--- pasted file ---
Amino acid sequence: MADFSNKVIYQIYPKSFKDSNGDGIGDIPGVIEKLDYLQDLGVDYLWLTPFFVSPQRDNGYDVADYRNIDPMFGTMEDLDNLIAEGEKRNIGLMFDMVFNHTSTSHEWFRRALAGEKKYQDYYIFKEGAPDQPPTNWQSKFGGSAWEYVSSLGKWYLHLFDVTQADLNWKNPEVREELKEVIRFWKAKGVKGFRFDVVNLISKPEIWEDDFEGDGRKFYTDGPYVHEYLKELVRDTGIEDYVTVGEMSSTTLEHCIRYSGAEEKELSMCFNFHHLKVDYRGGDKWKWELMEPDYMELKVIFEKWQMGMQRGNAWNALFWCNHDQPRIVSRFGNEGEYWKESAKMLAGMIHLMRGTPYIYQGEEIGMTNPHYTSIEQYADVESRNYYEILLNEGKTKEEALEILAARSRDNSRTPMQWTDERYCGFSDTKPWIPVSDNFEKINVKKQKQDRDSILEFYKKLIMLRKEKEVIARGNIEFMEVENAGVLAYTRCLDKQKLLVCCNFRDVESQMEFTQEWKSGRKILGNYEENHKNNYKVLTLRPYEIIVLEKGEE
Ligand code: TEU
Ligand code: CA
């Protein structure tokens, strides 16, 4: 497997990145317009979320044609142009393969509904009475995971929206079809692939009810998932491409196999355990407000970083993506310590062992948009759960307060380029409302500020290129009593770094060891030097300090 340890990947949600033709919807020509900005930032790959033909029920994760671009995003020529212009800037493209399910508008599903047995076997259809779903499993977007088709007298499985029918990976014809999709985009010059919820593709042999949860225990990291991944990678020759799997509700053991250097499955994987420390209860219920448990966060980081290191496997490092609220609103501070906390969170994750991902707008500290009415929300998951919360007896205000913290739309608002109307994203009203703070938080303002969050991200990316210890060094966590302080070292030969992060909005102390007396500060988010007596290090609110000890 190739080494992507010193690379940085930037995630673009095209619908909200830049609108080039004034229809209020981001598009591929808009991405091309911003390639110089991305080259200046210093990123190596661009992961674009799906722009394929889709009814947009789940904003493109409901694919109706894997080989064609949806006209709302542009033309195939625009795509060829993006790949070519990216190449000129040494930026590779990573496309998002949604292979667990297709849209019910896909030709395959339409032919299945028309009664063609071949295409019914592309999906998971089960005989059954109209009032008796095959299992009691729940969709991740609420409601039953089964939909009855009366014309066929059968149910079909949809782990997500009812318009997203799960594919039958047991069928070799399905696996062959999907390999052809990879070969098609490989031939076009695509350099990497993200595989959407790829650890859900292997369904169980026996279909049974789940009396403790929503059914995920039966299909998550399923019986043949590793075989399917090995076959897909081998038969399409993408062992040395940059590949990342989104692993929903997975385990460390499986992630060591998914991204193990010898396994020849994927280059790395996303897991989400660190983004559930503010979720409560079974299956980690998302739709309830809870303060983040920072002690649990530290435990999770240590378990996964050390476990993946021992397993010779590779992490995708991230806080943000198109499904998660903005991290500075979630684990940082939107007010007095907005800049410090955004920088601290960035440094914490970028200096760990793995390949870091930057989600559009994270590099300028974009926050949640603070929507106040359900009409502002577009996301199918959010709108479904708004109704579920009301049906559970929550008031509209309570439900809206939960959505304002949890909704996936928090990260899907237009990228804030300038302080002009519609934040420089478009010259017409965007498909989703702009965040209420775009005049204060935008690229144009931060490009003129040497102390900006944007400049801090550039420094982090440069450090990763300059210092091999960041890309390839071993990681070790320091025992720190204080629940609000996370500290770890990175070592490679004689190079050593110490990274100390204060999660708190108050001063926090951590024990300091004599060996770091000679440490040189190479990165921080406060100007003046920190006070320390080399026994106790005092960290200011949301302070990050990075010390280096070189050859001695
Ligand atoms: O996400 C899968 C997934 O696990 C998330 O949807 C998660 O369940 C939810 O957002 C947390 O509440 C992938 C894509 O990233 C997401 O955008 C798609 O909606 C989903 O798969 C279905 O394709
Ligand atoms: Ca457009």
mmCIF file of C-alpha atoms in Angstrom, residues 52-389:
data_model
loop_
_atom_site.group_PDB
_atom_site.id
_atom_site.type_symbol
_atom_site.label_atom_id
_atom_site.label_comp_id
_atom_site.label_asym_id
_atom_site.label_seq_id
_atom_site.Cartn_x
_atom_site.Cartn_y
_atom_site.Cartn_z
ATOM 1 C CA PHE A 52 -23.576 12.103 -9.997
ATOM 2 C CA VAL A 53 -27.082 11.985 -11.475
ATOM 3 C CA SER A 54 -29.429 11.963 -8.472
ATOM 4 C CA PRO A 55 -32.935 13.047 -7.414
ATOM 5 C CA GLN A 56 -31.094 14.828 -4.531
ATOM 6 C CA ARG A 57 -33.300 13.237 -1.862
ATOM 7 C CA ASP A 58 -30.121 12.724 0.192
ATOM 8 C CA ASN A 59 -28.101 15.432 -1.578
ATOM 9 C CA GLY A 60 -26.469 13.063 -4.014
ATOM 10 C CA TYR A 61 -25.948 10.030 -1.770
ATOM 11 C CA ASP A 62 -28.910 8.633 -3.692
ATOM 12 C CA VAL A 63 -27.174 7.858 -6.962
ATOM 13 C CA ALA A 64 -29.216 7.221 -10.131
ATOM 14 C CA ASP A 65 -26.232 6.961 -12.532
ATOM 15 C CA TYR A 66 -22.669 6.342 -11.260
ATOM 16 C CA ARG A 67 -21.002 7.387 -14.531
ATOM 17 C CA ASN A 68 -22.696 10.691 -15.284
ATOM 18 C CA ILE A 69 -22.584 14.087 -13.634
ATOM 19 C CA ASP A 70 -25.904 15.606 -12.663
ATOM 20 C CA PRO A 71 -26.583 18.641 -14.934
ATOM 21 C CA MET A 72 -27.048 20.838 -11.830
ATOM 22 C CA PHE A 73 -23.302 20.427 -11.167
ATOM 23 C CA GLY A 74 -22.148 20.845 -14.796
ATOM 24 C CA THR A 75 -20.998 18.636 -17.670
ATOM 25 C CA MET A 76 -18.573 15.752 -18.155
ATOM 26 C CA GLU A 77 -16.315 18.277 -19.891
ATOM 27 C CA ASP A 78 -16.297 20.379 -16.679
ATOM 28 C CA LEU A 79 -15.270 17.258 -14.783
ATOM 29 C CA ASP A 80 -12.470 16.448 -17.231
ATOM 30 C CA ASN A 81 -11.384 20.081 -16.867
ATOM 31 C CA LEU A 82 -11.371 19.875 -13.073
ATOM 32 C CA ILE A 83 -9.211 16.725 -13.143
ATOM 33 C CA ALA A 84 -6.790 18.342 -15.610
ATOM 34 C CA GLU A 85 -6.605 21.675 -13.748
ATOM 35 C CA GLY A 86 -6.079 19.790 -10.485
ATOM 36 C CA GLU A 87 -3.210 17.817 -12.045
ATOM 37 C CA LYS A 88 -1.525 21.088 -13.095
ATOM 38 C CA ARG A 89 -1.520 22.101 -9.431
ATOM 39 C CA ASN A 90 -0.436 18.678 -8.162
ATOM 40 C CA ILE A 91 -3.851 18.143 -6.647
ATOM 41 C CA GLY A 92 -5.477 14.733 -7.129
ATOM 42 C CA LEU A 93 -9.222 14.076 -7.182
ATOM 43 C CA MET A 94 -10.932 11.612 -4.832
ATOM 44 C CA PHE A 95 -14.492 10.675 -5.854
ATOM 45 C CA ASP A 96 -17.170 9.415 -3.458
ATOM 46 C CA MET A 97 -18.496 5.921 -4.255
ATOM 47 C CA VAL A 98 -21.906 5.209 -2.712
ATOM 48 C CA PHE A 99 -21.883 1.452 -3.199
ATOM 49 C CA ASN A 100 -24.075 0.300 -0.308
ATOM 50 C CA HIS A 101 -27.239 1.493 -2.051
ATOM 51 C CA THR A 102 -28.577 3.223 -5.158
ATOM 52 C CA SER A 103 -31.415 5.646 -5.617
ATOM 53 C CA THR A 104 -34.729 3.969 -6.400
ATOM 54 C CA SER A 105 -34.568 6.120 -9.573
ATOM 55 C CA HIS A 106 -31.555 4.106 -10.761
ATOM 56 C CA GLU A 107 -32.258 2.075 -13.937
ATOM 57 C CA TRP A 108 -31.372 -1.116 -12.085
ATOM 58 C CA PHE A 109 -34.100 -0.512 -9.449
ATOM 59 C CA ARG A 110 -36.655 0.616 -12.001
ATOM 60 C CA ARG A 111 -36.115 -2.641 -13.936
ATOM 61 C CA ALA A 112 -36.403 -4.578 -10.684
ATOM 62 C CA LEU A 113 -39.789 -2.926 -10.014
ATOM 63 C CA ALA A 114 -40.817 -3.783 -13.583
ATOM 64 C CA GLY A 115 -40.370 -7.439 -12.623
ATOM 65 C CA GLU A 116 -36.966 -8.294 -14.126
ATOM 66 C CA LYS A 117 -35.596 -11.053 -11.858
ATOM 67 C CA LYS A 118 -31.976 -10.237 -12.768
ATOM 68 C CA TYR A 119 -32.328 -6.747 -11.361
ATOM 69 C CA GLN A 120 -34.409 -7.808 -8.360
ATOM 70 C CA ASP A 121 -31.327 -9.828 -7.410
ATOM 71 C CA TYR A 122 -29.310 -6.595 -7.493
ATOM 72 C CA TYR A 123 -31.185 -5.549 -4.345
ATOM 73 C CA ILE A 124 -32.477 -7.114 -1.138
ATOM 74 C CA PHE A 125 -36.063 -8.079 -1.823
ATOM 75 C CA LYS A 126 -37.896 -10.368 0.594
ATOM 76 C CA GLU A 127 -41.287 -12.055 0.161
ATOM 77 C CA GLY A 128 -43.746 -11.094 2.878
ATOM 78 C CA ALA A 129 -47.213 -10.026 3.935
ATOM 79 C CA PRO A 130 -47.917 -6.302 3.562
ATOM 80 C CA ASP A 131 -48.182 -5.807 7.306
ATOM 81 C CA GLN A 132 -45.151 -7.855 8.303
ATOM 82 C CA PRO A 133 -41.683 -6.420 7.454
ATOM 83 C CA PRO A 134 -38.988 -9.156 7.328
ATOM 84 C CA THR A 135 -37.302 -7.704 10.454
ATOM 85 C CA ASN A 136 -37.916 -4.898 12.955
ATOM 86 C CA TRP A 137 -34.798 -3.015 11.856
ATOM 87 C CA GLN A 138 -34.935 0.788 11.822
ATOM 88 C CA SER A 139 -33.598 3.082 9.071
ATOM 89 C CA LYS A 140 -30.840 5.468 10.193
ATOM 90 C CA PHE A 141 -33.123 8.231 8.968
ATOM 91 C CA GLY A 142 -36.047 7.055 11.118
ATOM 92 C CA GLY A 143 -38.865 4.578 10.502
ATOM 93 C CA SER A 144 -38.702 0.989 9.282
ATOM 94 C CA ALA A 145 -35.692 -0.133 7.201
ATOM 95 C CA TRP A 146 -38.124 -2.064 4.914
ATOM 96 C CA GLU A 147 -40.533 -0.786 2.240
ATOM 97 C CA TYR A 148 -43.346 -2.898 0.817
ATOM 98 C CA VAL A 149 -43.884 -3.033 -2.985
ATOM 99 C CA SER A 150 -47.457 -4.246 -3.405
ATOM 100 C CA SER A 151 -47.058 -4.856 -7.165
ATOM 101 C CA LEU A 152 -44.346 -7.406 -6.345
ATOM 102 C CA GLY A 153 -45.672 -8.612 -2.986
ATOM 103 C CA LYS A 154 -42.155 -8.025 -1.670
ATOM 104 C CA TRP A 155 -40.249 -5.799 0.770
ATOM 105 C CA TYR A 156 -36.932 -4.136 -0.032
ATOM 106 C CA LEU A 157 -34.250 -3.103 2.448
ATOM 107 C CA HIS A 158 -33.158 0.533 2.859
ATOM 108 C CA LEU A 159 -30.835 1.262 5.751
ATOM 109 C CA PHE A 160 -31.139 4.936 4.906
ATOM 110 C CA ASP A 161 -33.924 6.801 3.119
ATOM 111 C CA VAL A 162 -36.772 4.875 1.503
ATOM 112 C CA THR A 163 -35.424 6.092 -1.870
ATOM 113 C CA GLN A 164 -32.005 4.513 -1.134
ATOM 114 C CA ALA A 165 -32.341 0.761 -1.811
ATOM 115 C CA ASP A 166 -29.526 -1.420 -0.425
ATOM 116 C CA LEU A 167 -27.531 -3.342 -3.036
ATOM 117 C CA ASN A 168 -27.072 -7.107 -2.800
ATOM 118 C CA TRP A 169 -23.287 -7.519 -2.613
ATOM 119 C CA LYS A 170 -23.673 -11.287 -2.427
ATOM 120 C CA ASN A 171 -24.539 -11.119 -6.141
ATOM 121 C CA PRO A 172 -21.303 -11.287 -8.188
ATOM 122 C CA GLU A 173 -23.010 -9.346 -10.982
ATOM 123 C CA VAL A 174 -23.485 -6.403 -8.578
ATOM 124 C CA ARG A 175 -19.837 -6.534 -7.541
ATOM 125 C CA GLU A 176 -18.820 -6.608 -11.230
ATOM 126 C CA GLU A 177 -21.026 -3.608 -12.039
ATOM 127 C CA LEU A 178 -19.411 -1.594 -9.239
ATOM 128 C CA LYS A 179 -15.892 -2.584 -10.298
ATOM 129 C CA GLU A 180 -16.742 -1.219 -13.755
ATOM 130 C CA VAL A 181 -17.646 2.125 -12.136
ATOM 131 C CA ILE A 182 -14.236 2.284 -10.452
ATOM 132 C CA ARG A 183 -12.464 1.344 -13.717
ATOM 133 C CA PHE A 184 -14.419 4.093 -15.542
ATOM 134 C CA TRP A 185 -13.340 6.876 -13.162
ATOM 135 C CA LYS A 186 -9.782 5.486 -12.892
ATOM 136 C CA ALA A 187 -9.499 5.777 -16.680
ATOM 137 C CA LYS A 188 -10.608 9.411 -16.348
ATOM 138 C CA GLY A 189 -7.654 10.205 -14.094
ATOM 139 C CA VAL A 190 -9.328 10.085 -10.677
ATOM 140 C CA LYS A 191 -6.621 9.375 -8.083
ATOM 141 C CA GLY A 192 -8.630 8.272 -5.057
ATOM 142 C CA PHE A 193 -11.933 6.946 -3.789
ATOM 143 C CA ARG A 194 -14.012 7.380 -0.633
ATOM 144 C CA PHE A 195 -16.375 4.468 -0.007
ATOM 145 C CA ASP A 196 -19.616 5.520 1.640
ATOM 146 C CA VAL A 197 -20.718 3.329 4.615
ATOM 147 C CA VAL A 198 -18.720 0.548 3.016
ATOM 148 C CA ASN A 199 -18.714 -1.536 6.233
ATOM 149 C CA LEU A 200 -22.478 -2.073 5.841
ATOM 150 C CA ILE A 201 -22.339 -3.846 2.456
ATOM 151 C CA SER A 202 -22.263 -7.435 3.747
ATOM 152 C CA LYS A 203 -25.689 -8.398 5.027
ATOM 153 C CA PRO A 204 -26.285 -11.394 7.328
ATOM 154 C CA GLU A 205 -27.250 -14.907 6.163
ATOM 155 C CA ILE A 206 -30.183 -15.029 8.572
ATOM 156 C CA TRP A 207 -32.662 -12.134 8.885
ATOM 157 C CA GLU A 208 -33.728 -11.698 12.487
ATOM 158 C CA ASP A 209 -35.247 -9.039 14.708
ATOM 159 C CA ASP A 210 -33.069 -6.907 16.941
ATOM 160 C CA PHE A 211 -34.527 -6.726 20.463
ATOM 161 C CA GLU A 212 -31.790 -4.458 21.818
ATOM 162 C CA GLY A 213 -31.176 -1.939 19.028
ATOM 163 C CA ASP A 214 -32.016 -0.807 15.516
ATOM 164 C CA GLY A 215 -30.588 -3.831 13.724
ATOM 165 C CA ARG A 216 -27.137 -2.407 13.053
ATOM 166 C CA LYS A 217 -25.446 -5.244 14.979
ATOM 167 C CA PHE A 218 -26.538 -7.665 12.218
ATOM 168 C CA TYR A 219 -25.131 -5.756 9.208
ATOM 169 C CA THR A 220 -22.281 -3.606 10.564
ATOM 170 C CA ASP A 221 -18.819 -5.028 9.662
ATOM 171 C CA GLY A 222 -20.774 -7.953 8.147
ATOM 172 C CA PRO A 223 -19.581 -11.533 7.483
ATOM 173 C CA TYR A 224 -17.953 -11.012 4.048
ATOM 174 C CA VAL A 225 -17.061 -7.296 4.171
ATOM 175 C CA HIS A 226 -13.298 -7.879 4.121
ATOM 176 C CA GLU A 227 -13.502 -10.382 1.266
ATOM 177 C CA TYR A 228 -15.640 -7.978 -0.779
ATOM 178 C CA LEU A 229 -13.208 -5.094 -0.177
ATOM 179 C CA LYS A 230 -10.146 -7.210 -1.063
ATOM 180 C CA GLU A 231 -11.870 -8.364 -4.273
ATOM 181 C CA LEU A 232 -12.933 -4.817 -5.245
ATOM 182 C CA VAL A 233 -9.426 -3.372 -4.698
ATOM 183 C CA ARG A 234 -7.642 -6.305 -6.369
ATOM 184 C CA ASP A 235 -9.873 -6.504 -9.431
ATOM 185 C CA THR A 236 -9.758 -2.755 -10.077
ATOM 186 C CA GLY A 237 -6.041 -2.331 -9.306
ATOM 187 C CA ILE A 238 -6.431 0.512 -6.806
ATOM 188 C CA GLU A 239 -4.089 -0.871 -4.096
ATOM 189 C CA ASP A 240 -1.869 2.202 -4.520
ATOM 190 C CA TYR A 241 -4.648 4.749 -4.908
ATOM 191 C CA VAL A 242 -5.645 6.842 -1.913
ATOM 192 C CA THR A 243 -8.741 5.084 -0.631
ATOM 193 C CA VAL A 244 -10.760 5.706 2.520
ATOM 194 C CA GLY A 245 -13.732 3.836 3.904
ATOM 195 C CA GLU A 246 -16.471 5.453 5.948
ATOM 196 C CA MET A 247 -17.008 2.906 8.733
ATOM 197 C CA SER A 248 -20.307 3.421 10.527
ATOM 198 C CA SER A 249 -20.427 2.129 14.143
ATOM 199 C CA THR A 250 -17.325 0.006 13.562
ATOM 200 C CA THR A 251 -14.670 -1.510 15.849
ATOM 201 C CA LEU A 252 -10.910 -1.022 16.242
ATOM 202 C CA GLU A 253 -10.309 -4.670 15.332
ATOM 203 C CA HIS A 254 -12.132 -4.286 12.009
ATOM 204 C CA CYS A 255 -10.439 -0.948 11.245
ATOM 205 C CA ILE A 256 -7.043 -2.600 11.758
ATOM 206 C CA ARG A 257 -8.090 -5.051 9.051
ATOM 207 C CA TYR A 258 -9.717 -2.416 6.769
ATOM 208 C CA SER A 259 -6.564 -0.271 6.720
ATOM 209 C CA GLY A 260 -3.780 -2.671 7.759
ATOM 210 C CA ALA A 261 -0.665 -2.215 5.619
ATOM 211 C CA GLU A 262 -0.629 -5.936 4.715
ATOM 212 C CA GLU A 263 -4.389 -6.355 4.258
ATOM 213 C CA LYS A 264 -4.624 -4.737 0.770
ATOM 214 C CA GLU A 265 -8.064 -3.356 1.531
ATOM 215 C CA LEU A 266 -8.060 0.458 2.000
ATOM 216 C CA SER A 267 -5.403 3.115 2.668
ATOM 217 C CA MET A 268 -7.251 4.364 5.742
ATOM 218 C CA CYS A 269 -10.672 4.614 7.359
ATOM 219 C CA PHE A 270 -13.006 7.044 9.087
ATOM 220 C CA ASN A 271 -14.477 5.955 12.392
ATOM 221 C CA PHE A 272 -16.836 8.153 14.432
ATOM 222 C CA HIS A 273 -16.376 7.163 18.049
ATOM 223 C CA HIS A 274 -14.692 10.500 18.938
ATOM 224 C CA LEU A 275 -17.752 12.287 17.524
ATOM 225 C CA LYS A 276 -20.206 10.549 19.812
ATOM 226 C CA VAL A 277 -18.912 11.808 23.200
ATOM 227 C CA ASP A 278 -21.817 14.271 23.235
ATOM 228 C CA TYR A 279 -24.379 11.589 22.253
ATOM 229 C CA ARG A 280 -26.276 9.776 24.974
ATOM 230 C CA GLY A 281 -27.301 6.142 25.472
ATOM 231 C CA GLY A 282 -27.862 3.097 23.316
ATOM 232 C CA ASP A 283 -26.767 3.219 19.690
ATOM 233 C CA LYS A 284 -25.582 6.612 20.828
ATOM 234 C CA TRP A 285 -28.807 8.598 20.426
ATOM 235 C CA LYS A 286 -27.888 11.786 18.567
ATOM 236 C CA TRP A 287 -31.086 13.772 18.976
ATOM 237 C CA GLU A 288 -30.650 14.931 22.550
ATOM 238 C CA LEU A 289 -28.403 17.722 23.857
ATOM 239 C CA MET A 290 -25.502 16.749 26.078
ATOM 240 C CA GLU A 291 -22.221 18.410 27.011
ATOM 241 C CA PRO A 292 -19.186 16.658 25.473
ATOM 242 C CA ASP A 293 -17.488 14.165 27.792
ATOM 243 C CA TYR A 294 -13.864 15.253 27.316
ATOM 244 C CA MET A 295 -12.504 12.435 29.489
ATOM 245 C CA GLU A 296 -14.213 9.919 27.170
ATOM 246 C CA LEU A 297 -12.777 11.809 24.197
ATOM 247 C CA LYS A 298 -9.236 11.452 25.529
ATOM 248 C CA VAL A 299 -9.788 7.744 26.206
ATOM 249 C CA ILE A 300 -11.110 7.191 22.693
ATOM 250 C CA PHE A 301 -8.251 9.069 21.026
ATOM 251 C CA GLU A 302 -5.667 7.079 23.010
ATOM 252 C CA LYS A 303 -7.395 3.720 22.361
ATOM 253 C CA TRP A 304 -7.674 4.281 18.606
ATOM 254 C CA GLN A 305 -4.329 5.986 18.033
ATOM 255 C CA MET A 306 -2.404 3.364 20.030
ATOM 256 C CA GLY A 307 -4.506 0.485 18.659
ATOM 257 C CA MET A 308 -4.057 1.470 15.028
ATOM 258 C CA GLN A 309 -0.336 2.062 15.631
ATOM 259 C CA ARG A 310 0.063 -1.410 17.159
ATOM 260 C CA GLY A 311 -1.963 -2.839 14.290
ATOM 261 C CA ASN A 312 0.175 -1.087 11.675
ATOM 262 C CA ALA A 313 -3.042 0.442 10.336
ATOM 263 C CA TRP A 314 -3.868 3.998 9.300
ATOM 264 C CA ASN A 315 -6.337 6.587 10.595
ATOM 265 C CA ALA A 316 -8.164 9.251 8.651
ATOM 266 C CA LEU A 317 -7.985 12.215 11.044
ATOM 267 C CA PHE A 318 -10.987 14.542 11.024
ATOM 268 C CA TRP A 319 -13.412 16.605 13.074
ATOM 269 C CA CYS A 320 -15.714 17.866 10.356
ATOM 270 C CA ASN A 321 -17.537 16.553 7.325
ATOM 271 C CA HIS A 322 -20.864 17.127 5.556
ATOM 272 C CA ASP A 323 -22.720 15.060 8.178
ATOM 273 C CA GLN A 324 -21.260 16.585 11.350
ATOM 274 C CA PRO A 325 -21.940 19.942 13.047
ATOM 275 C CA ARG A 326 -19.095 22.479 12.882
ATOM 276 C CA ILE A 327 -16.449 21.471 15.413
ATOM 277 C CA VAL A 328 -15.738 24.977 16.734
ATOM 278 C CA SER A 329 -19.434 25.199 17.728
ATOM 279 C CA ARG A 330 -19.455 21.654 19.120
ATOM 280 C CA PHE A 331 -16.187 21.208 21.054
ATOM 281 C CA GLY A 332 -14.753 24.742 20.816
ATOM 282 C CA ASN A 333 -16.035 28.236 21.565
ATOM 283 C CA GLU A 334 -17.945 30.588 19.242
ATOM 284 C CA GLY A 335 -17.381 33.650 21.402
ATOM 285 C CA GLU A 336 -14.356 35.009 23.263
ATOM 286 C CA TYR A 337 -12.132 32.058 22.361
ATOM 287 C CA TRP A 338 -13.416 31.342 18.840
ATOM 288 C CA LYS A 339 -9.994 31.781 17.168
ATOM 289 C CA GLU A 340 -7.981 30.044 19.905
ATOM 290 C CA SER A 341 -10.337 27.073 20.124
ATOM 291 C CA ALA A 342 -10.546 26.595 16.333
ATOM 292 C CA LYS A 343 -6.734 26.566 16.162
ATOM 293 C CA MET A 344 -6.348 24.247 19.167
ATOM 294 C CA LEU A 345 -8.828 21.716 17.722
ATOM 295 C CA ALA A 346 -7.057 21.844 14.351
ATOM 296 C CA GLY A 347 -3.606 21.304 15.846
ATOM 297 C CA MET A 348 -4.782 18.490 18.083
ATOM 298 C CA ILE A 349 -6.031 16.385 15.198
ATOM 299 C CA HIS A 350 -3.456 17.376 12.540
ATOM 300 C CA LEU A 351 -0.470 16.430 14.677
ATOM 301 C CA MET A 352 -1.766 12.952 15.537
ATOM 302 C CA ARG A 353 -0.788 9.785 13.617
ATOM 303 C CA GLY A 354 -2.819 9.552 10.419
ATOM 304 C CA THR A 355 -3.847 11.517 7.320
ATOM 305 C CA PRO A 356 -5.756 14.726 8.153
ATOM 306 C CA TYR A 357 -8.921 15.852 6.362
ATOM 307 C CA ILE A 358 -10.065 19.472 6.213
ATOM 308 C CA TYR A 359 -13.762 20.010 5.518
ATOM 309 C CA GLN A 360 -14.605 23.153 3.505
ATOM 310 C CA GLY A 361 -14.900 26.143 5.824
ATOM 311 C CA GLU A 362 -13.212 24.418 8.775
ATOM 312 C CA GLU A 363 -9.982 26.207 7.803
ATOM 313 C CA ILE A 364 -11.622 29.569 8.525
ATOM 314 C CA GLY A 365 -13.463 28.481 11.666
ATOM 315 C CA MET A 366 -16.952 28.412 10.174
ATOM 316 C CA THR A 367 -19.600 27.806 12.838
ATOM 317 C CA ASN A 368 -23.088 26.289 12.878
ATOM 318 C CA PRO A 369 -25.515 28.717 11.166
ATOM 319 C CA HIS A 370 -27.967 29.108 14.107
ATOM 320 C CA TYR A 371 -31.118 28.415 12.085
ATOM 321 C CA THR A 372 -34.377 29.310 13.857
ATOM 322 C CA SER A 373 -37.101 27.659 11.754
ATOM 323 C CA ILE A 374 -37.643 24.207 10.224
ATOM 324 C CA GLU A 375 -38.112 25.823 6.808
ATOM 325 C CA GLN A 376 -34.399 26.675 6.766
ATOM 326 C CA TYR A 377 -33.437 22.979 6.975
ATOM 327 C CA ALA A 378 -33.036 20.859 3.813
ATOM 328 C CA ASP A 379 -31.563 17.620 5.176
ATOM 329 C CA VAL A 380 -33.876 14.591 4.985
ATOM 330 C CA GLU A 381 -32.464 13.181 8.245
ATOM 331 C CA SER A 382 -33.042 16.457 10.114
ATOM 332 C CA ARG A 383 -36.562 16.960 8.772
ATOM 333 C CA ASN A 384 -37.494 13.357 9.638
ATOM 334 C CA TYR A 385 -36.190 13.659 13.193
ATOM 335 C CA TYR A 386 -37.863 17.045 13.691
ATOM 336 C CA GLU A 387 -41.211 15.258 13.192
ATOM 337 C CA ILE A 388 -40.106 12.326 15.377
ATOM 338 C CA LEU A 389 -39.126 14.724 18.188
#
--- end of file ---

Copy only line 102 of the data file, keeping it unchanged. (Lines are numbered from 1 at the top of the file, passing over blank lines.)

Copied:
ATOM 83 C CA PRO A 134 -38.988 -9.156 7.328